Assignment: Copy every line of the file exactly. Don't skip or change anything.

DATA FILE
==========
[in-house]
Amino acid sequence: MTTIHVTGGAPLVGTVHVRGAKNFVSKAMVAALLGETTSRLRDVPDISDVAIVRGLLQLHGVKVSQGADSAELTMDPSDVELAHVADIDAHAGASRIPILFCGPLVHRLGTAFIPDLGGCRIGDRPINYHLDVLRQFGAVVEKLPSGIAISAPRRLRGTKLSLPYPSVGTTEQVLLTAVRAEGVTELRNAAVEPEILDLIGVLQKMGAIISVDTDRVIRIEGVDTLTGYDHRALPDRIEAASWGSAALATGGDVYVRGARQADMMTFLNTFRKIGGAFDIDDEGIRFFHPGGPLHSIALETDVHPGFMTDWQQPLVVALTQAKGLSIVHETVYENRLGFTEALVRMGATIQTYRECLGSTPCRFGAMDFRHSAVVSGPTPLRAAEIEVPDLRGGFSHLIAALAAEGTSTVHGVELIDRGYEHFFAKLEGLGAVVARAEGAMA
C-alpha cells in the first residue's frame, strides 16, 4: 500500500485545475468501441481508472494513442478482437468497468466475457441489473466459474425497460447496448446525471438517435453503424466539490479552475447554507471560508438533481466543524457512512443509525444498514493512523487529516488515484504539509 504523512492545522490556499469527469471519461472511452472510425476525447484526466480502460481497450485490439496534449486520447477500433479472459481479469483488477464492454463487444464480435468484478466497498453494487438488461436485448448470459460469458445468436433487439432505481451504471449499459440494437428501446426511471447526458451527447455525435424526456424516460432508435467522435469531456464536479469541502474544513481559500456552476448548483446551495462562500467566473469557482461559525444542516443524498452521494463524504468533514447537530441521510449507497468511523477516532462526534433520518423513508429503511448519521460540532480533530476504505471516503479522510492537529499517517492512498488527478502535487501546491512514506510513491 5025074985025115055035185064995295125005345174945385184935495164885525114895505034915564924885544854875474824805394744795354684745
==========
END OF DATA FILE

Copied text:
[in-house]
Amino acid sequence: MTTIHVTGGAPLVGTVHVRGAKNFVSKAMVAALLGETTSRLRDVPDISDVAIVRGLLQLHGVKVSQGADSAELTMDPSDVELAHVADIDAHAGASRIPILFCGPLVHRLGTAFIPDLGGCRIGDRPINYHLDVLRQFGAVVEKLPSGIAISAPRRLRGTKLSLPYPSVGTTEQVLLTAVRAEGVTELRNAAVEPEILDLIGVLQKMGAIISVDTDRVIRIEGVDTLTGYDHRALPDRIEAASWGSAALATGGDVYVRGARQADMMTFLNTFRKIGGAFDIDDEGIRFFHPGGPLHSIALETDVHPGFMTDWQQPLVVALTQAKGLSIVHETVYENRLGFTEALVRMGATIQTYRECLGSTPCRFGAMDFRHSAVVSGPTPLRAAEIEVPDLRGGFSHLIAALAAEGTSTVHGVELIDRGYEHFFAKLEGLGAVVARAEGAMA
C-alpha cells in the first residue's frame, strides 16, 4: 500500500485545475468501441481508472494513442478482437468497468466475457441489473466459474425497460447496448446525471438517435453503424466539490479552475447554507471560508438533481466543524457512512443509525444498514493512523487529516488515484504539509 504523512492545522490556499469527469471519461472511452472510425476525447484526466480502460481497450485490439496534449486520447477500433479472459481479469483488477464492454463487444464480435468484478466497498453494487438488461436485448448470459460469458445468436433487439432505481451504471449499459440494437428501446426511471447526458451527447455525435424526456424516460432508435467522435469531456464536479469541502474544513481559500456552476448548483446551495462562500467566473469557482461559525444542516443524498452521494463524504468533514447537530441521510449507497468511523477516532462526534433520518423513508429503511448519521460540532480533530476504505471516503479522510492537529499517517492512498488527478502535487501546491512514506510513491 5025074985025115055035185064995295125005345174945385184935495164885525114895505034915564924885544854875474824805394744795354684745